Beit Gamaliel

The House of Gamaliel: The confluence of knowledge and faith.

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Vegetable Haters

Kosher law is usually a source of contention among Gentiles. They just don’t get it.

God gave us his law for our good and for His pleasure. He understood our bodies and what makes them work best. He was kind enough to give us some directions. We just tend to disregard those directions.

Imagine applying this same idea to a car? Engine oil and transmission fluid are both oils. You could actually put transmission fluid in your engine and it will run just fine. Now the truth is, it will run just fine only for a short time before it will suffer irreparable damage. Likewise, you could put engine oil in your transmission with little noticeable impact….for a few miles anyway.  To hone this knowledge further, there are literally scores of different types of oils and weights and viscosities JUST for the engine alone! You can’t just put oil in and expect your car to run for long. But, you can conceivably use ANY oil in an emergency situation and change it back later. It wouldn’t be the end of the world.

VegetablesAt 15 years old, my son hates fruits and vegetables. He eats only junk food and meat. Despite my constant nagging and clear explanations, he just will not choose healthy food on his own. It must be forced upon him. We can sit at the table for hours just waiting for him to eat 1/4 cup of corn chased with literally GALLONS of water! He convulses and gags and makes it all very exciting for us watching. But drama aside, the human body requires fiber and vitamins that simply DO NOT exist in animal meat.

The Torah states:

For the Lord your God is bringing you into a good land, a land of brooks of water, of fountains and springs, flowing forth in valleys and hills; a land of wheat and barley, of vines and fig trees and pomegranates, a land of olive oil and honey; a land where you will eat food (lit. bread) without scarcity, in which you will not lack anything…. When you have eaten and are satisfied, you shall bless the Lord your God for the good land which He has given you.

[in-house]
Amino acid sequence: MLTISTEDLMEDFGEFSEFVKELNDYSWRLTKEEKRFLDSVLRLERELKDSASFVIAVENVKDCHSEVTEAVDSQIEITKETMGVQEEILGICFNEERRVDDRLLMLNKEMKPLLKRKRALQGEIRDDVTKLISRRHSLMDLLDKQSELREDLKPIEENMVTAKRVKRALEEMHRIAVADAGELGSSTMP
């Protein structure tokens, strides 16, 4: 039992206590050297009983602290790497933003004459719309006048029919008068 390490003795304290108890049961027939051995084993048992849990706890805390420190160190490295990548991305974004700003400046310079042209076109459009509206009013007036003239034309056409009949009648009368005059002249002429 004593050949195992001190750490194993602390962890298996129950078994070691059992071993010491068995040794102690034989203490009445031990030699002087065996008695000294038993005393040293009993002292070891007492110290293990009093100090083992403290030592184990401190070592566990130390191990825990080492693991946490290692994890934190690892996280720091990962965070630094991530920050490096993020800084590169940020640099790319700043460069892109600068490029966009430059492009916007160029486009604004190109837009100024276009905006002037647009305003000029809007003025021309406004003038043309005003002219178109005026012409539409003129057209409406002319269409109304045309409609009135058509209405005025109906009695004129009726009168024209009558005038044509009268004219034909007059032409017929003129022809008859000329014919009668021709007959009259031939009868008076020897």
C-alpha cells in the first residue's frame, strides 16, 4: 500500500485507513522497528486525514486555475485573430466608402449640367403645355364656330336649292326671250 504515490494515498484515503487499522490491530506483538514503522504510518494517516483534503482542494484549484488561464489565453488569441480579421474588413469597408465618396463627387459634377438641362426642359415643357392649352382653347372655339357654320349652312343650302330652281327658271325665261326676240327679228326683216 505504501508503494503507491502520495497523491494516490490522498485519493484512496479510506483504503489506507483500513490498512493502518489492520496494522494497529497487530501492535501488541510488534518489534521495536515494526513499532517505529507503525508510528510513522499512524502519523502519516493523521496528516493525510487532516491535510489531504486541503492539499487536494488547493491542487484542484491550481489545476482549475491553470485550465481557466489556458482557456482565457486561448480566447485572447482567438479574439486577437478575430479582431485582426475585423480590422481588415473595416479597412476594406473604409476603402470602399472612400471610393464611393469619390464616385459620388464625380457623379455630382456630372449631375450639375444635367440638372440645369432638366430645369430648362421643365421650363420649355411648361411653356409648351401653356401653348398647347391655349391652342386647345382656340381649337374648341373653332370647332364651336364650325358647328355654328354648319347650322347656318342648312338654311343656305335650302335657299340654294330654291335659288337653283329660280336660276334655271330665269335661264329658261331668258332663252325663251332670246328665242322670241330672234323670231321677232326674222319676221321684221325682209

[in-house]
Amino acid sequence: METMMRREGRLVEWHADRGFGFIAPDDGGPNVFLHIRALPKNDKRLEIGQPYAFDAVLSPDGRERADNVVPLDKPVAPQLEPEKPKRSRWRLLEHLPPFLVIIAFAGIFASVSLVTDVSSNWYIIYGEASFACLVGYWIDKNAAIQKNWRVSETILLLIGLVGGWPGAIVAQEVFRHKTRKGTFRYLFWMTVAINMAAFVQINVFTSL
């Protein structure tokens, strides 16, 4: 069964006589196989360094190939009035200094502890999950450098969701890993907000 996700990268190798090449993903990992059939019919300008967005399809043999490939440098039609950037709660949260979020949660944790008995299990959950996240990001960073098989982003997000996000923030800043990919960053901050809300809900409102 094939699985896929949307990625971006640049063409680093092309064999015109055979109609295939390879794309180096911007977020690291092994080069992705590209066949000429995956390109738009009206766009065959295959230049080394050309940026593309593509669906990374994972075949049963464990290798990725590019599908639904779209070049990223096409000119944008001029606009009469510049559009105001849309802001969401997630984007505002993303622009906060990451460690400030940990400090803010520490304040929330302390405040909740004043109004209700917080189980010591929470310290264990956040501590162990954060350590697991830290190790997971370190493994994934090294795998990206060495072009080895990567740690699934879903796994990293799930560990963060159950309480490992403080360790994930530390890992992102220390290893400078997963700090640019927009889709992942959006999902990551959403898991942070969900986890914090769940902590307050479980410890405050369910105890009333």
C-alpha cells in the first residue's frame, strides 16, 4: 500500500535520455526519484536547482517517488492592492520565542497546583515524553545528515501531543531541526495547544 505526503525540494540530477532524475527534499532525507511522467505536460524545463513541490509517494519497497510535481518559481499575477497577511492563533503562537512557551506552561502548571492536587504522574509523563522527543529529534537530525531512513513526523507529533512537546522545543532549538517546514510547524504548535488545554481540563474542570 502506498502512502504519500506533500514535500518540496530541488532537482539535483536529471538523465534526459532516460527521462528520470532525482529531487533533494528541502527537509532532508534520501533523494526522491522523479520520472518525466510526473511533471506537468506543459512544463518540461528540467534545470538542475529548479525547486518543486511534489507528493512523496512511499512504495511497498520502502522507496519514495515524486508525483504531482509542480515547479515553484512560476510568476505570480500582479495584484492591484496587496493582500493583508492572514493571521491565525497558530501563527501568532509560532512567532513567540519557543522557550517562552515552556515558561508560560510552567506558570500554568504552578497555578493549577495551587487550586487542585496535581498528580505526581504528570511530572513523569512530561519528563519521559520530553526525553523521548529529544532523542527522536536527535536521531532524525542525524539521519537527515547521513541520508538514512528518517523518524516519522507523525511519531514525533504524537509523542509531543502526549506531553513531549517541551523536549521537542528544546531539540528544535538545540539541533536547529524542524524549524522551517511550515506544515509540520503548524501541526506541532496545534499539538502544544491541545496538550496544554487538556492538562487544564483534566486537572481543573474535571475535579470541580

The ultimate blessing of God was tied to the Land of Israel (Eretz Israel). God blessed them immensely prior to crossing the Jordan, but the bulk of the Torah is what blessings will flow in Canaan. But notice the blessing is that of increased produce. While the next few verses that follow address the increase of cattle, the verses that connect blessing with our satisfied bellies reveal clearly that we are to be satisfied with vegetables and bread.

So, am I implying that God REALLY wants us to be vegetarians? Absolutely not! That would deny the truth of Genesis 9. God clearly articulates that meat is for our consumption. We are not talking about a matter of culinary preference. We are talking about a gastronomical technicality. The importance of fiber in the diet not only allows our bodies to digest more effectively, it is also proven to treat the most deadly disease of every generation: heart disease. What becomes clear in this passage is that we can eat anything we really want, but we are to be satisfied with produce. The basic idea is that our diets revolve around fruits, vegetables, and grain, with a few other items thrown in. Not a steady diet of beef, with half a carrot and a cupcake.

But I Hate Vegetables!

The problem is I HATE vegetables. I don’t like them and I do not want to eat them. Now what?

In a recent conversation, a local clergyman revealed that he has never delivered a sermon from notes. He just gets up on the stage and let’s it fly with whatever he feels “a hankering” to preach. The downside of this strategy is that there would be no systematic way of teaching the people the scriptures in their totality as in a verse by verse exposition of the Bible. I imagine the congregation has heard the stories of Adam and Eve, Moses, Noah, Abraham, Isaac, Jacob, and Joseph over and over and over again. But what about Habakkuk?

I have found that more often than not, we tend to “eat” only the Bible passages that we like. We tend to just eat what we like or have “a’hankering” to eat. The downside is that we leave the healthiest stuff on our plates, or just avoid it all together. It is a very easy step to move from “I hate corn” to “I hate the passages about tithing!” Or from “I hate peas” to “I hate scriptures about homosexuality!” I don’t want to hear messages about helping the elderly – I HATE those vegetables!

May we all learn that the WHOLE counsel of God is for our health – physical AND spiritual.

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